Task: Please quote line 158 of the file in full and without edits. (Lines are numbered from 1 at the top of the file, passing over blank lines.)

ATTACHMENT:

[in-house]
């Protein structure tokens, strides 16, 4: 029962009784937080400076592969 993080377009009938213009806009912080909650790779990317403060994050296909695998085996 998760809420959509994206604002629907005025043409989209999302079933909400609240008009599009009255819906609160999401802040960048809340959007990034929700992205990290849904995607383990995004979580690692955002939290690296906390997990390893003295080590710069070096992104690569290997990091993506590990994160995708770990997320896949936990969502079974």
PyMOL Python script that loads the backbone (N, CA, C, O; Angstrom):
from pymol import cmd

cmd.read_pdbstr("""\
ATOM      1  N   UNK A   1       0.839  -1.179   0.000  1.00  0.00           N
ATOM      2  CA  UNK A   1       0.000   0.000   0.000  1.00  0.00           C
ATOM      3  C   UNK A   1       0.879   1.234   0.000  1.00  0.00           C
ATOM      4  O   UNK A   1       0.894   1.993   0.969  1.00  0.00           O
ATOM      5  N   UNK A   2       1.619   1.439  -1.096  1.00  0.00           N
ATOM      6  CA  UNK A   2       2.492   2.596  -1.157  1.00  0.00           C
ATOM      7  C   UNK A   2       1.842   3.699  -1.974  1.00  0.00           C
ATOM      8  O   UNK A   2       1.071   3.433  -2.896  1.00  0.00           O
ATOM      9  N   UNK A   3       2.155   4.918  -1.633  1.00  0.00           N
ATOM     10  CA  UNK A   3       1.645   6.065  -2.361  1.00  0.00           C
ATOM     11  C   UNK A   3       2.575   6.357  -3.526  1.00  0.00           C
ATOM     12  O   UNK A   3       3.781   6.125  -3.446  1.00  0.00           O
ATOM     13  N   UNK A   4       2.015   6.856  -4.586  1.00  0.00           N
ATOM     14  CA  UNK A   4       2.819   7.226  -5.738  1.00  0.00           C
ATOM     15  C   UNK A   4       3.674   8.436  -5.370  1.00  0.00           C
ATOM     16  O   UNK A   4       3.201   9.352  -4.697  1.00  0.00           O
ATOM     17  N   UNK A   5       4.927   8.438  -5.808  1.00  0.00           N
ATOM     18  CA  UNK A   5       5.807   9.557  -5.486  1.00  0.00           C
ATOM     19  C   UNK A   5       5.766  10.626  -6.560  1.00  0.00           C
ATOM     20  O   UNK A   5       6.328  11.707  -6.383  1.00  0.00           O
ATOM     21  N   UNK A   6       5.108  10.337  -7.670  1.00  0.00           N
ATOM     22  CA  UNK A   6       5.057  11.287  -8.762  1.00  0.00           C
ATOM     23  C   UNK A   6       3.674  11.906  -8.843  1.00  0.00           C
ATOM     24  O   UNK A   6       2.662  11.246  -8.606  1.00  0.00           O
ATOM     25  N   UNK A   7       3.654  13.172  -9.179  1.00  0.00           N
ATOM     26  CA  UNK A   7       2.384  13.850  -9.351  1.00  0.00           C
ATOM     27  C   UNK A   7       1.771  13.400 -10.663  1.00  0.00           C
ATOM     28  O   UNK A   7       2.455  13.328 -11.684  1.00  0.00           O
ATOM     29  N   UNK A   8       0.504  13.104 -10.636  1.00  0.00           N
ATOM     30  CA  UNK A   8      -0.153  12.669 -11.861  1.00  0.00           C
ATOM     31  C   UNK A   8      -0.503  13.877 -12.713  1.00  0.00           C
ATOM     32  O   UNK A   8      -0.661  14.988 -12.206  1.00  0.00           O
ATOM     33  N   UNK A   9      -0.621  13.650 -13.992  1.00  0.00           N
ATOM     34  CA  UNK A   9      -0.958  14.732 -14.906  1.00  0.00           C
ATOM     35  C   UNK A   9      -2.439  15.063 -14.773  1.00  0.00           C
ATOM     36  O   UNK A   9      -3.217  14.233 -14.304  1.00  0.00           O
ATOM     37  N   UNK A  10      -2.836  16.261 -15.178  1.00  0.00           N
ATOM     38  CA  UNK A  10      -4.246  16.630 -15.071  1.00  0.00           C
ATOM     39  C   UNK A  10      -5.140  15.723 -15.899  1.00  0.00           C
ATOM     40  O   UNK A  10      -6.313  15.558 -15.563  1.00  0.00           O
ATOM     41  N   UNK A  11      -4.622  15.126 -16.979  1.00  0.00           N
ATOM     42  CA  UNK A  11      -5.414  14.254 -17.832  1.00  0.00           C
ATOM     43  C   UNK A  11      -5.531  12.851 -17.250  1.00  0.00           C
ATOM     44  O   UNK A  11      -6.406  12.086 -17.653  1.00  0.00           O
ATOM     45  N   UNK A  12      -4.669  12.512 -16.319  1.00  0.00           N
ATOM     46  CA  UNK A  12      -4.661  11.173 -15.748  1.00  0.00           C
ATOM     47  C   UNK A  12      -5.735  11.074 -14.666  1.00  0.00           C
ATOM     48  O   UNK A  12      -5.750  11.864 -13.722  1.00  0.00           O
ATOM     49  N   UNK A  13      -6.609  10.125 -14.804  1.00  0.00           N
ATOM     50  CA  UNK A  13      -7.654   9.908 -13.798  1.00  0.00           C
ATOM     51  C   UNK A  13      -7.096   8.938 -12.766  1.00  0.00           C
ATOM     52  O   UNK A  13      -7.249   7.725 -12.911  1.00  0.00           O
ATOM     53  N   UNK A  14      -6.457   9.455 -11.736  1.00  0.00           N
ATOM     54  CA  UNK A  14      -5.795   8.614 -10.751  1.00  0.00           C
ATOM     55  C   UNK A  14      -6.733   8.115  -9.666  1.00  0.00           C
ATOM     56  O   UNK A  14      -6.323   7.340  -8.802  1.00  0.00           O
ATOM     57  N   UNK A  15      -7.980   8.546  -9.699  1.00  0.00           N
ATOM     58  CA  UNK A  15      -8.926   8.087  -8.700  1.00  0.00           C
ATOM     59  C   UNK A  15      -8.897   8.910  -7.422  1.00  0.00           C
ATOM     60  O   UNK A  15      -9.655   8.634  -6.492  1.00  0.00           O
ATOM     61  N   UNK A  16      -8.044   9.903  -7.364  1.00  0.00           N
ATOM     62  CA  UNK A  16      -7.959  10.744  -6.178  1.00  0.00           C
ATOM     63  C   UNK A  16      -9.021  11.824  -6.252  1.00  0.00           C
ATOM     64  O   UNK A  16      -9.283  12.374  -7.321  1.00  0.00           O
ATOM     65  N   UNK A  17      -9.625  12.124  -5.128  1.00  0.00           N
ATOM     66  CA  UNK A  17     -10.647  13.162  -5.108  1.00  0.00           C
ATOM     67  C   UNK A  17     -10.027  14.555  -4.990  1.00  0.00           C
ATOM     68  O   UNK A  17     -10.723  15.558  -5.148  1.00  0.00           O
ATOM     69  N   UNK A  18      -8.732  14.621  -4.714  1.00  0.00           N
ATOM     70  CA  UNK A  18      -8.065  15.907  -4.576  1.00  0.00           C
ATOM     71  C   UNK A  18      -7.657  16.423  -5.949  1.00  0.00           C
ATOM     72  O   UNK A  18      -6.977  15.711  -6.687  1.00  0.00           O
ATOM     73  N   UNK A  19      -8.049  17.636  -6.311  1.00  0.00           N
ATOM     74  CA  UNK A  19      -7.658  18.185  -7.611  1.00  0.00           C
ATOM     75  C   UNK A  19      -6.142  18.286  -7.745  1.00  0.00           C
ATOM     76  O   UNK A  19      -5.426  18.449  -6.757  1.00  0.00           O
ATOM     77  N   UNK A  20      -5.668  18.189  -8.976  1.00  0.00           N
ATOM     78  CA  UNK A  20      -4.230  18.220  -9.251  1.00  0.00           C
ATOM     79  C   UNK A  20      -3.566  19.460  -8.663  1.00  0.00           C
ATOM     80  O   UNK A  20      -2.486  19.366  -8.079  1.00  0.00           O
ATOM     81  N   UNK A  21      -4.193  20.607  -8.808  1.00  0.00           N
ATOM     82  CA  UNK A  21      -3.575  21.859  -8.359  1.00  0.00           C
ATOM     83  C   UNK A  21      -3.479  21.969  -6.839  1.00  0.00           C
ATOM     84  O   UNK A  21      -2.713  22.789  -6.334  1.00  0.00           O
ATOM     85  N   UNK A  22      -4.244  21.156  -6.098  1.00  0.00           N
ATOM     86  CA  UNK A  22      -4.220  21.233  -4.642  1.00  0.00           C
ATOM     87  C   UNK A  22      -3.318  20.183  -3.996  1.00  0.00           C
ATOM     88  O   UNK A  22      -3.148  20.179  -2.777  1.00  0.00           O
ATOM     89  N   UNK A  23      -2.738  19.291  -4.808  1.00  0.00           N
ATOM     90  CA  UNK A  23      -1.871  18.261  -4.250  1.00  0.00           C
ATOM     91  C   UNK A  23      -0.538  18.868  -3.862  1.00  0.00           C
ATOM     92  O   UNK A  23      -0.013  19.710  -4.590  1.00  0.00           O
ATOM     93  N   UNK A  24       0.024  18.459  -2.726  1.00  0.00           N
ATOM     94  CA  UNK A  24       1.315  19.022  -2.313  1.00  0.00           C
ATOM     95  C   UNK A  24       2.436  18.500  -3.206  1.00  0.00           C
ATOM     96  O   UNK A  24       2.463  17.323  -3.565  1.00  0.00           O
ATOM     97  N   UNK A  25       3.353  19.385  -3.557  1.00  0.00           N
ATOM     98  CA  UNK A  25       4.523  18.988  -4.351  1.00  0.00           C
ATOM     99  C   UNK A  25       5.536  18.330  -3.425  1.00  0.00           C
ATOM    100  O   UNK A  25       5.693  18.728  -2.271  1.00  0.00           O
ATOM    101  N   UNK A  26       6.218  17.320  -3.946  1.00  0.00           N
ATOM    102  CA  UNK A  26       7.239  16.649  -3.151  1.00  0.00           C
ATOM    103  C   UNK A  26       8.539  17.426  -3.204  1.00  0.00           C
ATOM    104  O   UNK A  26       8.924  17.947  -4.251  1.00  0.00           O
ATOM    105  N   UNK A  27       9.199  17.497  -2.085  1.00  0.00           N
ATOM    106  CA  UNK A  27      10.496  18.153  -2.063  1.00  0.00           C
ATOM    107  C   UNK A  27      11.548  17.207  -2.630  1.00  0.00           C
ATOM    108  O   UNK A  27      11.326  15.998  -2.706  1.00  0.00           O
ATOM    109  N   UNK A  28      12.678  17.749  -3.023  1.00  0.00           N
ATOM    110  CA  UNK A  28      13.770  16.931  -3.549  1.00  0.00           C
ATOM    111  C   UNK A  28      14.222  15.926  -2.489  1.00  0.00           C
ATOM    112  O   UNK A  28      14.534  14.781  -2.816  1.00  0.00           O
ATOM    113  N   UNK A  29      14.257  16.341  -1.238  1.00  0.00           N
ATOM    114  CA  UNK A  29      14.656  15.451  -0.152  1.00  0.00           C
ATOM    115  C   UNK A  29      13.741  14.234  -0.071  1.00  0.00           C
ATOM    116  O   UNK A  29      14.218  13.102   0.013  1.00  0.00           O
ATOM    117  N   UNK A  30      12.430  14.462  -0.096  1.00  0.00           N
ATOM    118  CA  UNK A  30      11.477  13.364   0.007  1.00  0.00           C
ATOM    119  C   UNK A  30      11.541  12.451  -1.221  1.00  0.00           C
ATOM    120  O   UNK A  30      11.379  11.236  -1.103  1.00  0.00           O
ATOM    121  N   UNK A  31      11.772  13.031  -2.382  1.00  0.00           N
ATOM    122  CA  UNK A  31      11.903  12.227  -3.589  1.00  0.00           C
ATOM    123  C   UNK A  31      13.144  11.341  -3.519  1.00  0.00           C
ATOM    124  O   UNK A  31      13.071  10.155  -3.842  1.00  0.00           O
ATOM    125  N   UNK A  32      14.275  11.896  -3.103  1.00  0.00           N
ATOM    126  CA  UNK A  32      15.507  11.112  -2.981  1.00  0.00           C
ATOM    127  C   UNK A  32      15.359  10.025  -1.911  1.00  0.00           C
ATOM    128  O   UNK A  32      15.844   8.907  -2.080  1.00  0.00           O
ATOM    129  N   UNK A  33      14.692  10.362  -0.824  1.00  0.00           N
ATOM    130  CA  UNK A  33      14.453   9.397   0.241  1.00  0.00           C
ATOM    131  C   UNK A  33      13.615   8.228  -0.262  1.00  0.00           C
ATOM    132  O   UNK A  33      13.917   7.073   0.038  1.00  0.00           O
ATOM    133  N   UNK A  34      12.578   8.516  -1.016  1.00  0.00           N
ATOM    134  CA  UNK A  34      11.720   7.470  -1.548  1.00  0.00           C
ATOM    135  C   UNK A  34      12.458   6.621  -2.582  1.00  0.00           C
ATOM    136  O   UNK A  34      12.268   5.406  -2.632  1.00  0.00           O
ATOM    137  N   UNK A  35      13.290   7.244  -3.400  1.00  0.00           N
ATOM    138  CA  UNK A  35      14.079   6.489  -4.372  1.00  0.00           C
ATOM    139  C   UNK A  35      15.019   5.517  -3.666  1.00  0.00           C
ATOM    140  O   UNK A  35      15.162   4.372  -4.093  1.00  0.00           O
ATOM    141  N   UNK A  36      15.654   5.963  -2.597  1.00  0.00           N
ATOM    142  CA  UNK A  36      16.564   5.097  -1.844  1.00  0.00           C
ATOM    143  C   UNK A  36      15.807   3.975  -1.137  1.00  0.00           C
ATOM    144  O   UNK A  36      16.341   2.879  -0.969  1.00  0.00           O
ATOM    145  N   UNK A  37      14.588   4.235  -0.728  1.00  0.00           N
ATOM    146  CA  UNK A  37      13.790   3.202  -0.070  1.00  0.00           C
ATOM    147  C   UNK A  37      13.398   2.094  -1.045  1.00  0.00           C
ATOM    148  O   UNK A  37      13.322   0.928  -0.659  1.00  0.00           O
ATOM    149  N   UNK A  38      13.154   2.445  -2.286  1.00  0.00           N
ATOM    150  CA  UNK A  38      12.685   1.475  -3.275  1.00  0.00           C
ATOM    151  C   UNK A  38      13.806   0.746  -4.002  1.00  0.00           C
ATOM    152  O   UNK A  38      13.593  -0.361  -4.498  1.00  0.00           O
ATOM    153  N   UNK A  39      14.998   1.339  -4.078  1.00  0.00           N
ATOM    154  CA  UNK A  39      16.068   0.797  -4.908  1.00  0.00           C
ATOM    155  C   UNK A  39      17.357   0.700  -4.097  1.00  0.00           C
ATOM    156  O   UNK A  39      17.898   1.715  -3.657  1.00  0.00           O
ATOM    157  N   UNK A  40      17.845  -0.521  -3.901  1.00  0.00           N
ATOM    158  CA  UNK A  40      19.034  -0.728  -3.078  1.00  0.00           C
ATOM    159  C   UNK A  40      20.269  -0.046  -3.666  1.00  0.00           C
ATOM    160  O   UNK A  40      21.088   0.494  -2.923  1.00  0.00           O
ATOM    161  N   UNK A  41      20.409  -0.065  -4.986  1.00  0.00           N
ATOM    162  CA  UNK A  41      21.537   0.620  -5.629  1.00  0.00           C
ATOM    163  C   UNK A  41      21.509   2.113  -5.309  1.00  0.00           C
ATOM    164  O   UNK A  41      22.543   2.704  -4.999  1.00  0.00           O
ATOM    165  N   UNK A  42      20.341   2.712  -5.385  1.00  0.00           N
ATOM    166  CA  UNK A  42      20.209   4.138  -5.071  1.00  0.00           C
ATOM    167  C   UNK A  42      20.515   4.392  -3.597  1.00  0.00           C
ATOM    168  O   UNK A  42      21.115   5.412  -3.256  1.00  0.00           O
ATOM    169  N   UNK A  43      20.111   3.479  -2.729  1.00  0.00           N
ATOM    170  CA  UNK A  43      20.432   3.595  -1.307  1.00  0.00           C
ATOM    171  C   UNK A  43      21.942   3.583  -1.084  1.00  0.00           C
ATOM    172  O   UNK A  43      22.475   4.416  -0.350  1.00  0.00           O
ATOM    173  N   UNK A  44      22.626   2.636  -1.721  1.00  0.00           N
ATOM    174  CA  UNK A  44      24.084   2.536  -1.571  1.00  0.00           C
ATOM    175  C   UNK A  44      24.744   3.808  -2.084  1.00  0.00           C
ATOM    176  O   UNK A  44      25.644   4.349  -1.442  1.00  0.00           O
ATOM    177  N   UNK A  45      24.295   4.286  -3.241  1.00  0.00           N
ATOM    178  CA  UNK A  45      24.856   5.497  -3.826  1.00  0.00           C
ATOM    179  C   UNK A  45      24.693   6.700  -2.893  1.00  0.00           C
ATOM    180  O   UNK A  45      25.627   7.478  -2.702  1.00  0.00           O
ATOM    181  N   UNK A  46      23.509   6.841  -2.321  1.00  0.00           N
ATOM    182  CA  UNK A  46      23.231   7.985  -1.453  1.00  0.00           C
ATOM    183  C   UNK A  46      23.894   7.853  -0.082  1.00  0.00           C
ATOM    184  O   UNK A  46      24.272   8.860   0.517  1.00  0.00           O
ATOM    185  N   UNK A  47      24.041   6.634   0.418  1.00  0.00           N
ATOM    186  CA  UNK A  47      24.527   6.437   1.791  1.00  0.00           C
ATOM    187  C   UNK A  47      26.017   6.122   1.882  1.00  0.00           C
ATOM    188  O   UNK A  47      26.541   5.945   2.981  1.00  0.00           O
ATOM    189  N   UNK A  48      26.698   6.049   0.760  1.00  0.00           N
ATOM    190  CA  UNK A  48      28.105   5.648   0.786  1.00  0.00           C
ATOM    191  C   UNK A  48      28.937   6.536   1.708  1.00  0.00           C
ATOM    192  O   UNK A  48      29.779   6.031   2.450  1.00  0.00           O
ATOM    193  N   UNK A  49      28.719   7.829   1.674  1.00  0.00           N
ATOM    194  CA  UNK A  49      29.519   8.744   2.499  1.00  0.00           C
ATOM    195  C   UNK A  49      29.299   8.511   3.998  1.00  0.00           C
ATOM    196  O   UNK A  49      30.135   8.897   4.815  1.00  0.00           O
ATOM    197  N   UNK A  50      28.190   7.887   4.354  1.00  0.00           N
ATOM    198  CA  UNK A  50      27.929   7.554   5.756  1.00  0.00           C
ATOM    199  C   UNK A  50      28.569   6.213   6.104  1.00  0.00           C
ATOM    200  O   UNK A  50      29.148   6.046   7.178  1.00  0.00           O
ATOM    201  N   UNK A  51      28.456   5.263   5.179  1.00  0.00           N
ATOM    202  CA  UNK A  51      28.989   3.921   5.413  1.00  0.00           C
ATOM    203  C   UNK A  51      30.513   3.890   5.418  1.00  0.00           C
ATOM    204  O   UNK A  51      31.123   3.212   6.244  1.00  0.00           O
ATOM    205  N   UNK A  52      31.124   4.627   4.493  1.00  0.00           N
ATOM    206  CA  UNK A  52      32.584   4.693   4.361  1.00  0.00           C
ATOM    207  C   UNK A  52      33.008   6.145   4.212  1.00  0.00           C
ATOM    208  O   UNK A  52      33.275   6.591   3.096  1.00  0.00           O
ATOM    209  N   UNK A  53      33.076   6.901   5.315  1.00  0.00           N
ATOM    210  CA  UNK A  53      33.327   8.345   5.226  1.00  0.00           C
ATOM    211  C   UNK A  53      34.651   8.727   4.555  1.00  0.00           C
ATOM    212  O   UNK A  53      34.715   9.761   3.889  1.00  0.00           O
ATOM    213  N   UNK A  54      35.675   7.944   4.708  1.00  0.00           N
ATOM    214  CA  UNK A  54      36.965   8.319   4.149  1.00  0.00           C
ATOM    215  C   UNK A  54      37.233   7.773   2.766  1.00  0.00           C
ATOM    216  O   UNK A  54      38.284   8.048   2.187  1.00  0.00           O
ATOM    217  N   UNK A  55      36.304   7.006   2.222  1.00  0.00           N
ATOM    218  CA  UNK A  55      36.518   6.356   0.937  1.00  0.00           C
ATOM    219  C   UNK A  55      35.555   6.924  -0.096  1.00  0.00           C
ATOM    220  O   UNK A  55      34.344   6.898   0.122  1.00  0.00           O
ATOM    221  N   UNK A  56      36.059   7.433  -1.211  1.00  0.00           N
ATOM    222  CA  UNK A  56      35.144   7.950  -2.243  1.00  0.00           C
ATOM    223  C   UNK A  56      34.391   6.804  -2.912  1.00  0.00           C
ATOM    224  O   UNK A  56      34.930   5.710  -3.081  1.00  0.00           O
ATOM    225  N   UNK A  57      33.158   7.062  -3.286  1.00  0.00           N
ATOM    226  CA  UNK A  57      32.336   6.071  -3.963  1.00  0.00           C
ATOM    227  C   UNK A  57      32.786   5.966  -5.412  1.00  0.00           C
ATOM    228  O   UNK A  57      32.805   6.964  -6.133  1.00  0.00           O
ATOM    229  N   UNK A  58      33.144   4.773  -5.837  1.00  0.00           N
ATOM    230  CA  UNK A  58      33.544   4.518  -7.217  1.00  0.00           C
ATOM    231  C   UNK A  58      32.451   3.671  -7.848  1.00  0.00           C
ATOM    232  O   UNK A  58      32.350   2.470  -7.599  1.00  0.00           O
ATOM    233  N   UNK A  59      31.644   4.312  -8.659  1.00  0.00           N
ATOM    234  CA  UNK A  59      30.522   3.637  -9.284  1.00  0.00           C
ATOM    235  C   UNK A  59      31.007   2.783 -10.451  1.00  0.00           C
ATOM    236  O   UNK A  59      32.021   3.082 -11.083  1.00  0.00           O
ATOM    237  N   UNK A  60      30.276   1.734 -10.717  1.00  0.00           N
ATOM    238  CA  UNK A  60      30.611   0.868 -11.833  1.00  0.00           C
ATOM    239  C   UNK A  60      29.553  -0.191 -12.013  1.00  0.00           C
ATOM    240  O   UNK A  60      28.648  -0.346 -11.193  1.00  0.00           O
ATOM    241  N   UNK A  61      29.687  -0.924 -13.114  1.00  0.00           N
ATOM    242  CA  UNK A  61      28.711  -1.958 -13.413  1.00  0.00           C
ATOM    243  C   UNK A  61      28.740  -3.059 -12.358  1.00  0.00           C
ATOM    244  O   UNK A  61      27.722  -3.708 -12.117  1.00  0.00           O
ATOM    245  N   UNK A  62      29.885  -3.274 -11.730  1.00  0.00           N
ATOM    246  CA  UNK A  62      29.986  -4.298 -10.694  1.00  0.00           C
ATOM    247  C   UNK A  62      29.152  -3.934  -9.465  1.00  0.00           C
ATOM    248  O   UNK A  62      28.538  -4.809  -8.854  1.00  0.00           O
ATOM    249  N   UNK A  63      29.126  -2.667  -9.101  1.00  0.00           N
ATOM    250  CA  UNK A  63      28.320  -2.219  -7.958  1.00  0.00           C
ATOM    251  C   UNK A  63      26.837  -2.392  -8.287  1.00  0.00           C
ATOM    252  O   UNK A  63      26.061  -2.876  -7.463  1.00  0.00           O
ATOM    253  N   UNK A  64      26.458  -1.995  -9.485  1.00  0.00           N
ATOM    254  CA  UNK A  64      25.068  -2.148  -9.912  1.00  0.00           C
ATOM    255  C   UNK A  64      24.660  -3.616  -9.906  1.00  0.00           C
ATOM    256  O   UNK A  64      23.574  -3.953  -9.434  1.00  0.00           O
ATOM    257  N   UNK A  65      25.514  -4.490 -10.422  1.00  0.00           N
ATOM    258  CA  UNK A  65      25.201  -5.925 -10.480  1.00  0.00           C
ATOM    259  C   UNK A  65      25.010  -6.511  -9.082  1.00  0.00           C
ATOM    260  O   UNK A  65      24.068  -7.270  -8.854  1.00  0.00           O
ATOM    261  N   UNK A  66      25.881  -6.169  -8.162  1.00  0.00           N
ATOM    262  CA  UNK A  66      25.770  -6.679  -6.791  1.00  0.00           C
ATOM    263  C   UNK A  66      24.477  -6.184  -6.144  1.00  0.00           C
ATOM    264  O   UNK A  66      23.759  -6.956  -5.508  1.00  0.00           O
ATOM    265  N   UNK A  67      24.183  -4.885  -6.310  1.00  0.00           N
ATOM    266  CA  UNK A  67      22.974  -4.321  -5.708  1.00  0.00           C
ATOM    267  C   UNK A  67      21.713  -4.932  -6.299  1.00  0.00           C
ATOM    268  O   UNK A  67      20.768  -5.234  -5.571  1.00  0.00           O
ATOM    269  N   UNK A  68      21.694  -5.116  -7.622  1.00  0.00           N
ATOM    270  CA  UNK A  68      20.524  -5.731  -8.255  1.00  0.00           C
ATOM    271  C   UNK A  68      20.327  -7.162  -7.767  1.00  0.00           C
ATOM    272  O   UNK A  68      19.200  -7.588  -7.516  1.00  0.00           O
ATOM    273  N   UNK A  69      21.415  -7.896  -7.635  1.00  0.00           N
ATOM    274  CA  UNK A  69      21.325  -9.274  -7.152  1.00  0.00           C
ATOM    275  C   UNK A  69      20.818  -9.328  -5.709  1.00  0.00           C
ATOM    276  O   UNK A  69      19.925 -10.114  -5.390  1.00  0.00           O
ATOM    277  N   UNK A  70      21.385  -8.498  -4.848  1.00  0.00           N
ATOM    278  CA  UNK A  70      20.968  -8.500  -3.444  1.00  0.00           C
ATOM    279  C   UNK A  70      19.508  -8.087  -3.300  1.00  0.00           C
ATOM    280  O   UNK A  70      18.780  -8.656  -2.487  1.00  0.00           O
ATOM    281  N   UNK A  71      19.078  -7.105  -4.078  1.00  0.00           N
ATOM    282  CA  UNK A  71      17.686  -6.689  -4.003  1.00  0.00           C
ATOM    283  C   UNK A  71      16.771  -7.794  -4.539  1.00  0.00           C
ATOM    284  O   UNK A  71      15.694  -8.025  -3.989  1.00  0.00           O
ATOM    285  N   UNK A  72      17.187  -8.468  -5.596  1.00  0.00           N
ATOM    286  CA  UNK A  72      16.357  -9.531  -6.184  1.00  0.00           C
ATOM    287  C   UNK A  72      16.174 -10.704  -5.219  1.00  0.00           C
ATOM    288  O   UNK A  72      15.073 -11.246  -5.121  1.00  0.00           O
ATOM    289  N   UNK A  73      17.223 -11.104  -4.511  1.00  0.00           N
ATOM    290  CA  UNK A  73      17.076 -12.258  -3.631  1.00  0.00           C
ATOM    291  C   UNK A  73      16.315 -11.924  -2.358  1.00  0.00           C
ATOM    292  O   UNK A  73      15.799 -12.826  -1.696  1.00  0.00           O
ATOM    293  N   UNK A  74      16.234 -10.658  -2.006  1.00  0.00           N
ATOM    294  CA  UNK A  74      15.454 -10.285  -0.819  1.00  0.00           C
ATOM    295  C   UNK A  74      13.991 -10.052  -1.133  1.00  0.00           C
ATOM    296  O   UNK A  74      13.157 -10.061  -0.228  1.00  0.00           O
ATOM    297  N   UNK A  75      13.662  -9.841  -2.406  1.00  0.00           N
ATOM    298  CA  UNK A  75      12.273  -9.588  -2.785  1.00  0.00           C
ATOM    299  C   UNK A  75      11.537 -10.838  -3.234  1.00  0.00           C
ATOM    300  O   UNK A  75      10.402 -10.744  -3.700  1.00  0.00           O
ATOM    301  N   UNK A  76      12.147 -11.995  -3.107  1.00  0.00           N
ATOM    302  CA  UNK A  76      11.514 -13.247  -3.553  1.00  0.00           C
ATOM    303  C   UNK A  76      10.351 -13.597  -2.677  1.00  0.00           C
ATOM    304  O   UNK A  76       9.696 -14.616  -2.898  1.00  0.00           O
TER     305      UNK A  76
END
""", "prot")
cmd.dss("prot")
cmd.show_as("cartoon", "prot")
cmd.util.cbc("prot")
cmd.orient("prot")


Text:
ATOM    153  N   UNK A  39      14.998   1.339  -4.078  1.00  0.00           N